Arts & Entertainment
by Jonathan Zeller, 01/26/2010
The brainy, bizarre Eugene Mirman has appeared on Flight of the Conchords, written a book called The Will to Whatevs and released the album God is a Twelve-Year-Old Boy with Asperger's. He hosts Tearing the Veil of Maya on Sundays at 7:30pm at Union Hall. Below, he discusses his show, the finer points of Kips Bay and his disdain for pushy time travelers.
If an aspiring comic wants to be just like you, what advice would you give that person?
Eugene Mirman: I'd say they have to wake up each morning at 8am, answer all their Facebook messages, write for 10 minutes straight, get drunk and then go back to sleep.
Where in the City do you perform?
EM: I perform all over New York, except near Kips Bay. Also, is that just a movie theater or a neighborhood? Regardless, I won't go there, sorry.
If someone asked you to make him or her laugh with a quintessential Eugene Mirman–style joke, what joke would you tell?
EM: I'd probably just recount the third season of Mad Men. They'd naturally become confused, and then I'd surprise them by setting a nearby car on fire. Comedy is just like war—it demands surprise—and you can't let the enemy (in this case, someone wanting to hear a joke) set the expectations.
Have you ever bombed a show?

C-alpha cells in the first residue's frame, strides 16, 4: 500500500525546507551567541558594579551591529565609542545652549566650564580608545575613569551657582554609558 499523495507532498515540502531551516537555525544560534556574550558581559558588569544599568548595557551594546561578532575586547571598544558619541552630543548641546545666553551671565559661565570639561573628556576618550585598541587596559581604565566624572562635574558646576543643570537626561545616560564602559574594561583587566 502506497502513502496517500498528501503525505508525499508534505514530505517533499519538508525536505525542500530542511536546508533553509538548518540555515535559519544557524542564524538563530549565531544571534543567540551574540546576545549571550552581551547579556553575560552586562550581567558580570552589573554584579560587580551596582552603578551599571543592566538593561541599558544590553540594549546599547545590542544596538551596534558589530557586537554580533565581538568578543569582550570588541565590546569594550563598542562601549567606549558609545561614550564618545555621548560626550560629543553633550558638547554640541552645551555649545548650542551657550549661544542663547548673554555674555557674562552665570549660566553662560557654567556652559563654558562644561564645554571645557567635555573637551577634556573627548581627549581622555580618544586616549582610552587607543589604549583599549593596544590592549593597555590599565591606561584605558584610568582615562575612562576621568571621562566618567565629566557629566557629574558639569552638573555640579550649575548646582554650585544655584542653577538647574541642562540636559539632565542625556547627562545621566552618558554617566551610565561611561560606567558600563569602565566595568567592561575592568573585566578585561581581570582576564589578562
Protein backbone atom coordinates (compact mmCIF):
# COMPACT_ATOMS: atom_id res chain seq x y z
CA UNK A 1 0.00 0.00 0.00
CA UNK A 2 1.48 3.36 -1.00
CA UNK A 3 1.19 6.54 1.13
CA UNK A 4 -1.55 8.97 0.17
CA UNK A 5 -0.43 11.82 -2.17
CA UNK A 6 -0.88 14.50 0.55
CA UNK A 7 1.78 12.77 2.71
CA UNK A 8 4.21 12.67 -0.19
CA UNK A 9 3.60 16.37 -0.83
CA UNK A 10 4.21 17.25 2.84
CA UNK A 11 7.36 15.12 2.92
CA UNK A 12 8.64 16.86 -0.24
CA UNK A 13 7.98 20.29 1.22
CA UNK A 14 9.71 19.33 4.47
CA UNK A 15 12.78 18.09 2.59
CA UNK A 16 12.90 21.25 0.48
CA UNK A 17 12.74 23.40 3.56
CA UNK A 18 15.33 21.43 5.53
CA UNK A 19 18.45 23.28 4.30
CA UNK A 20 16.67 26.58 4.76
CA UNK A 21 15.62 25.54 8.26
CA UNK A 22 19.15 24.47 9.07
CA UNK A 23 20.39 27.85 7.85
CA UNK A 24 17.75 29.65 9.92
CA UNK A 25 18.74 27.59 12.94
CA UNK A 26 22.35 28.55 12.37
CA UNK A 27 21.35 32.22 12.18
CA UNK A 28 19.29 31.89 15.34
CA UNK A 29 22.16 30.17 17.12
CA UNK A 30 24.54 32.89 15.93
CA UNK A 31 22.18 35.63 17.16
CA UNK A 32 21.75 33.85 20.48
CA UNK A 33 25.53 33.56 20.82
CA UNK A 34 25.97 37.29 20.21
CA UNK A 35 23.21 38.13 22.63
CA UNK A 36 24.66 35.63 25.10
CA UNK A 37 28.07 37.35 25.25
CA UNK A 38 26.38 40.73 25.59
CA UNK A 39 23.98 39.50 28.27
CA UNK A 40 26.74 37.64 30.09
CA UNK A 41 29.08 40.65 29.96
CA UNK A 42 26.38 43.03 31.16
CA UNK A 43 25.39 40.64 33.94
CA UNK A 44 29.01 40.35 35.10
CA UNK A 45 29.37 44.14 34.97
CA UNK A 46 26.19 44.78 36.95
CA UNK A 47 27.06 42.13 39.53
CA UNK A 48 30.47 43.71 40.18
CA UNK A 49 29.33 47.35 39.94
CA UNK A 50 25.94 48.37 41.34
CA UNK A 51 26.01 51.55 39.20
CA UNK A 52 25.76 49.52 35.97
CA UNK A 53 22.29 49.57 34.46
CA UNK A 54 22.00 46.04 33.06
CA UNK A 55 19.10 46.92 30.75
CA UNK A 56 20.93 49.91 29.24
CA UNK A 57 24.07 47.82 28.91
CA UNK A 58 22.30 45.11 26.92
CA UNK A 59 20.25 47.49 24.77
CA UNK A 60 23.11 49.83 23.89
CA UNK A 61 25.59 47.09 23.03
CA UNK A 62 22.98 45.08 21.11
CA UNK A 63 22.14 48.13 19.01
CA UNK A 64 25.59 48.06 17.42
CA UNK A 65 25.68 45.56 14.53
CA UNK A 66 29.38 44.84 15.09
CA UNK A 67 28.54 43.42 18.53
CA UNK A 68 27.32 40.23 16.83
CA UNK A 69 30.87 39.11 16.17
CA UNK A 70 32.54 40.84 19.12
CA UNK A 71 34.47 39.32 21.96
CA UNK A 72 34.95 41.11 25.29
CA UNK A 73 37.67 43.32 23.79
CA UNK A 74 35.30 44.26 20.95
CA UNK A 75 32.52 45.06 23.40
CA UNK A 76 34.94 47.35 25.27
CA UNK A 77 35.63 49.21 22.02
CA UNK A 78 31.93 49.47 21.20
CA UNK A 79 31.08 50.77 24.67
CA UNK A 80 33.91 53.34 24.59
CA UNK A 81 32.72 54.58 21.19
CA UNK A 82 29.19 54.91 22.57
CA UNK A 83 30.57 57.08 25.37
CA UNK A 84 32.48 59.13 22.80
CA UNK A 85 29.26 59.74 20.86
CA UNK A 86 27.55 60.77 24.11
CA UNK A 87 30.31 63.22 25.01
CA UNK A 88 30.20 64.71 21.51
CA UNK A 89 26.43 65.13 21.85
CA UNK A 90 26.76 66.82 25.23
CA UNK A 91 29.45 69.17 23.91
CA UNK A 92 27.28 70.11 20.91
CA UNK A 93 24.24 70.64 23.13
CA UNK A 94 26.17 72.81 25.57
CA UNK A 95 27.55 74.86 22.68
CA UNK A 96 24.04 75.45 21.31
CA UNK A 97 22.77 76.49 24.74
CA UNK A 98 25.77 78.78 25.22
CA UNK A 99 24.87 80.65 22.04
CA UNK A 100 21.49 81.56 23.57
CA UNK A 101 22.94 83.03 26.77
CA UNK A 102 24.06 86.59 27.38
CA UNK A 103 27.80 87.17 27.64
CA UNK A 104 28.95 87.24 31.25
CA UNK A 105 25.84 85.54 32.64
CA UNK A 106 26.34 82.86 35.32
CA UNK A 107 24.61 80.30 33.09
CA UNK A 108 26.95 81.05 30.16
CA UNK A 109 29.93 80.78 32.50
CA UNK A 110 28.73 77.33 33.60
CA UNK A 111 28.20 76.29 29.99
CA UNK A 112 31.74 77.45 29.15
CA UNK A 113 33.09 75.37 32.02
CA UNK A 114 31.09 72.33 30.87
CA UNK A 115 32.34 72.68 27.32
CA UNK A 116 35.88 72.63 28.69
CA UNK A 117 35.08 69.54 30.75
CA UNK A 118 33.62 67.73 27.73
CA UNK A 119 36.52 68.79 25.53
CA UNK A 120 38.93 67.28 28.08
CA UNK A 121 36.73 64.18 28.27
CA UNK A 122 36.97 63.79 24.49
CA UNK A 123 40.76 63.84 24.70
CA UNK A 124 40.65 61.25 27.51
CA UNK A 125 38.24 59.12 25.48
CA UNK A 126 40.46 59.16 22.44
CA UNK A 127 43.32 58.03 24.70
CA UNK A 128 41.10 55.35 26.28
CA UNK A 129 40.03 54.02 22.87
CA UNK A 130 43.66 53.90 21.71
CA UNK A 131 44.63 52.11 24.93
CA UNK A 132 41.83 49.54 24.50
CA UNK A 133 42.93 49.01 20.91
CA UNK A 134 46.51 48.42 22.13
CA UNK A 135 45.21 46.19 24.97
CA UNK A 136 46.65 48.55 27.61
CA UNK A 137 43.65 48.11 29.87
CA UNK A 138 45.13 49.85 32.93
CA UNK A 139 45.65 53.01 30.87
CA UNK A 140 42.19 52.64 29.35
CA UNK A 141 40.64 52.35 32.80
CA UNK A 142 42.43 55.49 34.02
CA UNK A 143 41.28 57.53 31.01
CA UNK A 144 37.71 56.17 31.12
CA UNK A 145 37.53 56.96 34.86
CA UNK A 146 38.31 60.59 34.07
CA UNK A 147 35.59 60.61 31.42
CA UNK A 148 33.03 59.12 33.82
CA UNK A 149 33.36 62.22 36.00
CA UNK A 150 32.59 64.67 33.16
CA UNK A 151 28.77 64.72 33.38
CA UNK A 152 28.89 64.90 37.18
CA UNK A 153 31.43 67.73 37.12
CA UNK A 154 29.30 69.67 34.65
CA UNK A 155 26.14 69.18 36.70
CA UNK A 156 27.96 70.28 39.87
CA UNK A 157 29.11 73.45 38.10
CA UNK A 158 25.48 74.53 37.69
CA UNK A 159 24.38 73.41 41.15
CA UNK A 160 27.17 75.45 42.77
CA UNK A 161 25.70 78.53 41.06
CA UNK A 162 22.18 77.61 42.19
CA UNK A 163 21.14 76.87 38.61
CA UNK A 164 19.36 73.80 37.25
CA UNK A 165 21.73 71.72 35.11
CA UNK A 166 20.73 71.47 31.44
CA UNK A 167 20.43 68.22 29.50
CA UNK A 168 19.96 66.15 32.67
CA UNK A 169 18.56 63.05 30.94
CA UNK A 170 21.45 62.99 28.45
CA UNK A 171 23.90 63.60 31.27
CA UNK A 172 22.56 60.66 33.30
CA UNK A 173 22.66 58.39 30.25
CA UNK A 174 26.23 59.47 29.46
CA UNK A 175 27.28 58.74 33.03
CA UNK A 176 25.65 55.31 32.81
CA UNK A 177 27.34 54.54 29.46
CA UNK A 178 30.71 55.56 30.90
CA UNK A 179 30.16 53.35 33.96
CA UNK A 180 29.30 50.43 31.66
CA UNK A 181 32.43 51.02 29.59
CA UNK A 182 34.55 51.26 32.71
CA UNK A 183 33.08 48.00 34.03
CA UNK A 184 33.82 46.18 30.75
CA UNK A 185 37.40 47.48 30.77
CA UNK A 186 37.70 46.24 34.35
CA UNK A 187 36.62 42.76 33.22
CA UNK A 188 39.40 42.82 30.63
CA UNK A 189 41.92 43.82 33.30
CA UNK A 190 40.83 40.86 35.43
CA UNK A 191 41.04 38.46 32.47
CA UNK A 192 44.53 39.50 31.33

EM: I've had lots of awkward shows here, but I think my worst bombs have been out of town. I once performed in Las Vegas at some weird, depressing casino off the main strip, and almost the entire audience had respirators and was frail. I remember mentioning the Internet and, as I was saying it, realizing they hadn't really heard of it. When I got offstage, the host, trying to be nice, asked me if for my next set I could do jokes about being Jewish or farting. I told him I wished I had some, but I didn't. It was a sad time.
Other than acts you're a part of, who are some of your favorite NYC-based comedians?
EM: Hannibal Buress and Kumail Nanjiani are two of my favorite stand-ups. Also, there's a kid named [H.] Jon Benjamin who's very funny—he's like a Jewish Chris Rock.
Do you have a favorite place in the City to see comedy?
EM: Though it's not a full-time comedy venue, I'd say The Bell House is a favorite place of mine. There are also lots of wonderful spaces that just have one night of comedy [per week]—Gabe Liedman and Max Silvestri have a great show on Wednesday nights called Big Terrific at Cameo in Williamsburg, and Bobby Tisdale has a fantastic show on Fridays called Wards of Merkin in Greenpoint. But mostly, I stay home and watch all the different Law & Orders and various Ken Burns documentaries about American stuff.
How would you respond if someone said to you, "I'm busy. I can't see every two-bit comedy show in this town. Why should I pick yours?"
EM: My response would be just like everyone else's: "Why is this person using the phrase 'two-bit'? Is he a time traveler from the 1920s?" Regardless, he sounds very negative, and I'd rather not have him at my show.